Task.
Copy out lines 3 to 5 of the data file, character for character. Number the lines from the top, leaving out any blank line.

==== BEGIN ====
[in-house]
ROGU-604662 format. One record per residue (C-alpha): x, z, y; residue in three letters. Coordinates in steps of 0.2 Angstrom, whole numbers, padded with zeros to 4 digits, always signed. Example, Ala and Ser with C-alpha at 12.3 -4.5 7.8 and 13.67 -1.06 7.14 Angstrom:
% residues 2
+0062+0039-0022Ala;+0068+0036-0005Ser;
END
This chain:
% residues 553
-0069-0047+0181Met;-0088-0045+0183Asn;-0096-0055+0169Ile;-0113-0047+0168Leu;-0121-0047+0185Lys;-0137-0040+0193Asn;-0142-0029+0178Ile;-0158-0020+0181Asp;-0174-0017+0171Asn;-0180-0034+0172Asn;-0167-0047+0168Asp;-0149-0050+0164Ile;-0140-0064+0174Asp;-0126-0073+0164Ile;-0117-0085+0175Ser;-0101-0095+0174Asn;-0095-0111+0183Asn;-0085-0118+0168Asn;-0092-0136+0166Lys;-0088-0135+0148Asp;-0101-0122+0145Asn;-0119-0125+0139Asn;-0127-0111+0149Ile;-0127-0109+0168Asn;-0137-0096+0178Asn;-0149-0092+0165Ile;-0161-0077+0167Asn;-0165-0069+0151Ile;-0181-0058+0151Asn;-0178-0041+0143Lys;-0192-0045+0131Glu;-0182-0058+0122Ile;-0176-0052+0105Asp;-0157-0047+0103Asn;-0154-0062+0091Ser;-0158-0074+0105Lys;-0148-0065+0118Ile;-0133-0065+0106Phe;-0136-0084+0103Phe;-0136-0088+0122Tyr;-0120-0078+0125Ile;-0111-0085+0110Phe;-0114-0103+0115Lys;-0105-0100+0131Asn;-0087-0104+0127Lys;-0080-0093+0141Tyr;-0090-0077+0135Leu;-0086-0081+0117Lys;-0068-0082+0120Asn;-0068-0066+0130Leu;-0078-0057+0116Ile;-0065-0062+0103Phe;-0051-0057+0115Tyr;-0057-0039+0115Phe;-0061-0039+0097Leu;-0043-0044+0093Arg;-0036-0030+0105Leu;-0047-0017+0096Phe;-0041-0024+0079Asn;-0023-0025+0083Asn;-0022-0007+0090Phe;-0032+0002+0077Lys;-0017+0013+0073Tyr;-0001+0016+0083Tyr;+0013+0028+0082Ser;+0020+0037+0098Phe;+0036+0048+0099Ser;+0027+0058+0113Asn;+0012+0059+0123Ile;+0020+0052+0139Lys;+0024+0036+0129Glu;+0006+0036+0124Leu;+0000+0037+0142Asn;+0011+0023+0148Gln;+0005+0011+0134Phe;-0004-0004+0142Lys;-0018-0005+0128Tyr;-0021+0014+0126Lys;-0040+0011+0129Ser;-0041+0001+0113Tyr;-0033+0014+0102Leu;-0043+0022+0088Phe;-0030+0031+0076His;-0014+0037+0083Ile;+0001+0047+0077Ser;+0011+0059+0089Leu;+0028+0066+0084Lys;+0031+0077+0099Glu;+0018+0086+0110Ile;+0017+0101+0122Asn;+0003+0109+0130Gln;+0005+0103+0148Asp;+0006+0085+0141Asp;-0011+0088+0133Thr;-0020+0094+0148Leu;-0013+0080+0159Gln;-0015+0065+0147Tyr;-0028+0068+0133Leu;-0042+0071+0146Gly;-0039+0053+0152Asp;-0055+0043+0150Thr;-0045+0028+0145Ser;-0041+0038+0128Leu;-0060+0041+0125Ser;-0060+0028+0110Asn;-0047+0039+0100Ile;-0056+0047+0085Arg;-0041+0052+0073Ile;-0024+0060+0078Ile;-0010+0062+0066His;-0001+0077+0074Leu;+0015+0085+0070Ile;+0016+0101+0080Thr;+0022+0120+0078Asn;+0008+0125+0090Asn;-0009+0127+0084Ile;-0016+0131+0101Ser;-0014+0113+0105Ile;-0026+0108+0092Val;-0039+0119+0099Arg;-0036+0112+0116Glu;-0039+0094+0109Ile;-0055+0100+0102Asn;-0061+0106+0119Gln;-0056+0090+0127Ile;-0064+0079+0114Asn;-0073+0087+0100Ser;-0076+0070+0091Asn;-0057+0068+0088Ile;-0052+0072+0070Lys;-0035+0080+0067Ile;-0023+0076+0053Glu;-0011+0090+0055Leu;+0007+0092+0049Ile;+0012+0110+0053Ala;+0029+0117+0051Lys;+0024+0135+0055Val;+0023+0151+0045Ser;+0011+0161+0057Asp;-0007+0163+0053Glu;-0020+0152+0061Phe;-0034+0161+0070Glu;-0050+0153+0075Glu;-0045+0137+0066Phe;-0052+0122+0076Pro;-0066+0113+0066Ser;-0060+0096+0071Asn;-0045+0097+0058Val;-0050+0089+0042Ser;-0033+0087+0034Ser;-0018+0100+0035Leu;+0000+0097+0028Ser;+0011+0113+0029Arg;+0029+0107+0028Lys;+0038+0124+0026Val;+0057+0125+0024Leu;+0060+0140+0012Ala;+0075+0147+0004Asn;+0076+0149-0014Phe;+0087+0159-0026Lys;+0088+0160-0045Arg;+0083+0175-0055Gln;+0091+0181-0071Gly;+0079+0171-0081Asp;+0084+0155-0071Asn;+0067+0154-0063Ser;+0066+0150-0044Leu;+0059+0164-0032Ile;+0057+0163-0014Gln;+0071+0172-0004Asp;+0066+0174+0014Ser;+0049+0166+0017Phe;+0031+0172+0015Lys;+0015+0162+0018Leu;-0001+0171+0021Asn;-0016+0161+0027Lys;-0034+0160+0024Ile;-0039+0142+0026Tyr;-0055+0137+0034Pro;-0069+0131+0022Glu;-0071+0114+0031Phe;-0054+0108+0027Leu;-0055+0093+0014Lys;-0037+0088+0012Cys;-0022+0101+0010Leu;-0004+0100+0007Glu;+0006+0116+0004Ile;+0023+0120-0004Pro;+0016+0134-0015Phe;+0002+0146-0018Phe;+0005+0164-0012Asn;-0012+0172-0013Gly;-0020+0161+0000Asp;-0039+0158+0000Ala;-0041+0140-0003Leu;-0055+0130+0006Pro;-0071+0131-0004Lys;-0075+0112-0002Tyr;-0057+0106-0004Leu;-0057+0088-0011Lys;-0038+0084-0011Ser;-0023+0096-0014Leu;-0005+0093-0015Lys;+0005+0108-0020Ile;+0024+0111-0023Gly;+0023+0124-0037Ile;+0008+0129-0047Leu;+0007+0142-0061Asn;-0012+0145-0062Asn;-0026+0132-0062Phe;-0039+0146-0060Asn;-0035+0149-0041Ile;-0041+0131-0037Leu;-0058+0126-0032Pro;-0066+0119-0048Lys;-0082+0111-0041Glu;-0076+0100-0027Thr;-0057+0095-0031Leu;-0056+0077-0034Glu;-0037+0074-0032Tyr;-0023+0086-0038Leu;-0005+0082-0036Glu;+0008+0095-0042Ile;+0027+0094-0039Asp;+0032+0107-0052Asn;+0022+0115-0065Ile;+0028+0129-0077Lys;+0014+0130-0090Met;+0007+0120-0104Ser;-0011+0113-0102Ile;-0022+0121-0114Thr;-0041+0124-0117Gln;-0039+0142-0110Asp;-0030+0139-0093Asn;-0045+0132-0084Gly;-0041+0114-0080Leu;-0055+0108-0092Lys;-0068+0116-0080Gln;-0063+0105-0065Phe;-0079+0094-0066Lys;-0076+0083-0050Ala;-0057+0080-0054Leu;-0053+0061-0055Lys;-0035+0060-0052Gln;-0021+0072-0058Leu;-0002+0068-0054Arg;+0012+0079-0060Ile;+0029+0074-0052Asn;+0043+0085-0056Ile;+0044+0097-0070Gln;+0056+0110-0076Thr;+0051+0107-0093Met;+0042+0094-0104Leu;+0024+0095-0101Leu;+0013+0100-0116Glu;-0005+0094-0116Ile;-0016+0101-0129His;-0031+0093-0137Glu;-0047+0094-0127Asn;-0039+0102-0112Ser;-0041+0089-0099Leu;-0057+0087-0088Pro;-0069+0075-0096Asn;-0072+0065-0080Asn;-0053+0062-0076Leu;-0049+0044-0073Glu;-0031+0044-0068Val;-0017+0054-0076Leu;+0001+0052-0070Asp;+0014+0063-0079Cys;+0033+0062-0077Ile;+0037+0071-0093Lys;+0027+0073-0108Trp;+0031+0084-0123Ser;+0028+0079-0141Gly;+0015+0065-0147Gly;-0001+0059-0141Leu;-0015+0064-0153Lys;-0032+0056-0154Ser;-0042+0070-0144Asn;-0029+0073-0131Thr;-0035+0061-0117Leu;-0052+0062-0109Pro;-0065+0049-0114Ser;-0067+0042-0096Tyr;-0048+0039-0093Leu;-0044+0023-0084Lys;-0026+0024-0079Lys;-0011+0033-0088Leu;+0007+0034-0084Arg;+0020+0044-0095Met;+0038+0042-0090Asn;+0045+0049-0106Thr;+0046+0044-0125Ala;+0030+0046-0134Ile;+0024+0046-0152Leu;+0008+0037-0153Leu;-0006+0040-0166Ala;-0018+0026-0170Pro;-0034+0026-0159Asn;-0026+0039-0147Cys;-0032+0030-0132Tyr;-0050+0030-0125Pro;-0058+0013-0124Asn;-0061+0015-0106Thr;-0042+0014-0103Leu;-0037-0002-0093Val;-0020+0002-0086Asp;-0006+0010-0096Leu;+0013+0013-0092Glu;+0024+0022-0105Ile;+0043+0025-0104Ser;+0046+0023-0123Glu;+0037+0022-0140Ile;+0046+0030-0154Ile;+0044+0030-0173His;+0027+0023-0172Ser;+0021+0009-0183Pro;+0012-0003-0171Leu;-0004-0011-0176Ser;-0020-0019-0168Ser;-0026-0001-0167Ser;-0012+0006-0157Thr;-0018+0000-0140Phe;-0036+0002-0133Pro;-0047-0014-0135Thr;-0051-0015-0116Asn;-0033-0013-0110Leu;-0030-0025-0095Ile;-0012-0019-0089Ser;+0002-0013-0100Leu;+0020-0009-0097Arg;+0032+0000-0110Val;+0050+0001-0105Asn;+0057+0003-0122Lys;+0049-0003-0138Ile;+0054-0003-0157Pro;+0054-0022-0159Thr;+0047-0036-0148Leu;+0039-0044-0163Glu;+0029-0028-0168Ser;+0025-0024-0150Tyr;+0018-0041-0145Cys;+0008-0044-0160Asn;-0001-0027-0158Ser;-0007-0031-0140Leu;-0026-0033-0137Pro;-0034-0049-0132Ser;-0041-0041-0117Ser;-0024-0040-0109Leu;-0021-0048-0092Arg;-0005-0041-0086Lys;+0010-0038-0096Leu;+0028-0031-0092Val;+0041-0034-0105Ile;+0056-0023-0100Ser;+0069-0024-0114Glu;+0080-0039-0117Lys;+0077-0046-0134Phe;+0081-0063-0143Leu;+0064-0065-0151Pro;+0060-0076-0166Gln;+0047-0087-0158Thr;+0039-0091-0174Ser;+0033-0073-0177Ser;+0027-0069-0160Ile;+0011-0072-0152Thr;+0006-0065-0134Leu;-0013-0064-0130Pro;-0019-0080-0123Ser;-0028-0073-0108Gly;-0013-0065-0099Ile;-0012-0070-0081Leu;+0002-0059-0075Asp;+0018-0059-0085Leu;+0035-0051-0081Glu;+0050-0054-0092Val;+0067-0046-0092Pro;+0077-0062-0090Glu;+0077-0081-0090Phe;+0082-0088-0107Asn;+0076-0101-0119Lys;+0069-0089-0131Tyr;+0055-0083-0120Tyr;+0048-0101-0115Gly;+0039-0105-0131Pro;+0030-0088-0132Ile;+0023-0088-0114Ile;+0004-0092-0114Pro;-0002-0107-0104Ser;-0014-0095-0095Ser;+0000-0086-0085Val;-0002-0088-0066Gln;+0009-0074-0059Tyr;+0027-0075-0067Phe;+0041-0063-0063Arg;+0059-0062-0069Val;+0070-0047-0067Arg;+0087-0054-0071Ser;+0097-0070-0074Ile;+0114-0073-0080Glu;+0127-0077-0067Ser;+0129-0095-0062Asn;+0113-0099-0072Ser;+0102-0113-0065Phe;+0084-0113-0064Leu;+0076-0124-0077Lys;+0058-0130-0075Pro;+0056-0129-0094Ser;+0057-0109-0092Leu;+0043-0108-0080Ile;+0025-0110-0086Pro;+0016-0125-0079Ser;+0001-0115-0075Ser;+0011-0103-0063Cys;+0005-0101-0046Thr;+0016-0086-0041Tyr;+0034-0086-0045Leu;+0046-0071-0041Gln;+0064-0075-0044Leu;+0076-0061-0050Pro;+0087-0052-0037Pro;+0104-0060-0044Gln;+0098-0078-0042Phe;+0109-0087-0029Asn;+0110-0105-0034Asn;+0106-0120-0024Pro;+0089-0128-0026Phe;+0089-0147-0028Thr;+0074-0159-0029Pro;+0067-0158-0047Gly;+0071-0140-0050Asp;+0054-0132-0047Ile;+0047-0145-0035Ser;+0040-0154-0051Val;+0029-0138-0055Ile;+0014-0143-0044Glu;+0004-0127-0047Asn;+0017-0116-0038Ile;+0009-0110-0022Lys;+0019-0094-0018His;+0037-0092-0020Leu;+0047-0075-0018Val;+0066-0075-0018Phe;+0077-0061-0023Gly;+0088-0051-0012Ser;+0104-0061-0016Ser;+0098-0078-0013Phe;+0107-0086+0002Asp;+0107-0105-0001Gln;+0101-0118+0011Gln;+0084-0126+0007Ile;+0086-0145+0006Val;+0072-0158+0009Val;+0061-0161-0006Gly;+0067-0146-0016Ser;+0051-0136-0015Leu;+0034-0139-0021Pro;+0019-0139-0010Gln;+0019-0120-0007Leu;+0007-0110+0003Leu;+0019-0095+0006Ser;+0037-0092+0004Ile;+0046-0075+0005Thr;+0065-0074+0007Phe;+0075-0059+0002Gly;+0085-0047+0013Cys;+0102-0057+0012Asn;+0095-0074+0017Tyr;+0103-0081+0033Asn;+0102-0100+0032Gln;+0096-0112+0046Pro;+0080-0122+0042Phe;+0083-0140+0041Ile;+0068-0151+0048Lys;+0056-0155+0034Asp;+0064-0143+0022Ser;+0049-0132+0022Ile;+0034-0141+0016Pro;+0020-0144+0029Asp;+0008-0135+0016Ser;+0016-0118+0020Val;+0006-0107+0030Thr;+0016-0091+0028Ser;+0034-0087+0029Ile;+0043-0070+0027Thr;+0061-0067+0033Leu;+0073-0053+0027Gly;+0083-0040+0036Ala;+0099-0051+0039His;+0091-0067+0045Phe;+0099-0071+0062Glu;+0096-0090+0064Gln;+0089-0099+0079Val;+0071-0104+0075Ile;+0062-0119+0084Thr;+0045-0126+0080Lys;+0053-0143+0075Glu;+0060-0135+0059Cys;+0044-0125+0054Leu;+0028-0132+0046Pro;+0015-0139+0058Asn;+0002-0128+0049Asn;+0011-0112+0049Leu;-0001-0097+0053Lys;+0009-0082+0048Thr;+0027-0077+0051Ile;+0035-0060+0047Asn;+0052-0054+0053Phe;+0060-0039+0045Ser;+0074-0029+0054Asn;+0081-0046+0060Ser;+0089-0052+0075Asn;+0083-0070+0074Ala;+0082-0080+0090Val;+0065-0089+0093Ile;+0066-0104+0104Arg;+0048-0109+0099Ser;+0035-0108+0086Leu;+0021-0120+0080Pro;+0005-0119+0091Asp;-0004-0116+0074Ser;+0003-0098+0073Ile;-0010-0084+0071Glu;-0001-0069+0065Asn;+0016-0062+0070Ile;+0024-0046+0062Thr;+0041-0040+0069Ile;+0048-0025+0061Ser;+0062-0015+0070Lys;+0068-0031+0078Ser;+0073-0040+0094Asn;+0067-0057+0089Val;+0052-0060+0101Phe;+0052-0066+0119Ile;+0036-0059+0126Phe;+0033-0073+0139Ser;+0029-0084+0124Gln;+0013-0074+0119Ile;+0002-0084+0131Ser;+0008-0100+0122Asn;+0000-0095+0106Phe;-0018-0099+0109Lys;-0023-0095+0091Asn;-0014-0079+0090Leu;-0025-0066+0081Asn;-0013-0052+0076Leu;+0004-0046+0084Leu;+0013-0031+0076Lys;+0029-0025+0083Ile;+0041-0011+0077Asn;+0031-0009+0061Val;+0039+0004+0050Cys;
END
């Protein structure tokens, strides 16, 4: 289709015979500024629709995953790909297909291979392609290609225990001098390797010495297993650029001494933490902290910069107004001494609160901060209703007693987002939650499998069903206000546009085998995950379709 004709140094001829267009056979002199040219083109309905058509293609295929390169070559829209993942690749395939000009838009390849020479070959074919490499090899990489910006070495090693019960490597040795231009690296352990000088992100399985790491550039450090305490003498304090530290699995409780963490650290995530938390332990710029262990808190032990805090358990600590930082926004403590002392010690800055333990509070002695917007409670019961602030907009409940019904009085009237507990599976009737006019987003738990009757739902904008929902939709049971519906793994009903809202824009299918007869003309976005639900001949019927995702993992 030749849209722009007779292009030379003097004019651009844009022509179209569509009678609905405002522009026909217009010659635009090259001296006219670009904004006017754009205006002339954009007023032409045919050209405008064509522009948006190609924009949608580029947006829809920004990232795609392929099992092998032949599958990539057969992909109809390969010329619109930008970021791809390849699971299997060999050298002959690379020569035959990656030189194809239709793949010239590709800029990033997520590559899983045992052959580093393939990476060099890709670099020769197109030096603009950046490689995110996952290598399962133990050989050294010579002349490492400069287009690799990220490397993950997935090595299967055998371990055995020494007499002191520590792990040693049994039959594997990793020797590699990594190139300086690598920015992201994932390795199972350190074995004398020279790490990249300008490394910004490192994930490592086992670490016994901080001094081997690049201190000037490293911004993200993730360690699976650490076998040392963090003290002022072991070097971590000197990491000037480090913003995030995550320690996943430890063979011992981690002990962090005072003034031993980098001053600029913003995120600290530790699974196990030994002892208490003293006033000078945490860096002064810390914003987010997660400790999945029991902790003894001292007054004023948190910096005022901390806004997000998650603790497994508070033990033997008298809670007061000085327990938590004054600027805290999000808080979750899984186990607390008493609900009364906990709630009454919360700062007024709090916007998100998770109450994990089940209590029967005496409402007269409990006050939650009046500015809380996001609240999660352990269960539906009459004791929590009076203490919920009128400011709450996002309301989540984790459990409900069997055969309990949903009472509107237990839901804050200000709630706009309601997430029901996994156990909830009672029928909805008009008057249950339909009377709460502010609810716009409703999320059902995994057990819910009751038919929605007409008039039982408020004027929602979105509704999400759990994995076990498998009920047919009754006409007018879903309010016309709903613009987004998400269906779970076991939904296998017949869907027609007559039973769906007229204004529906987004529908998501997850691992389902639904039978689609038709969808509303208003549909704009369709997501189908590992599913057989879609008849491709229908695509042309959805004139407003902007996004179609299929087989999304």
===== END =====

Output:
% residues 2
+0062+0039-0022Ala;+0068+0036-0005Ser;
END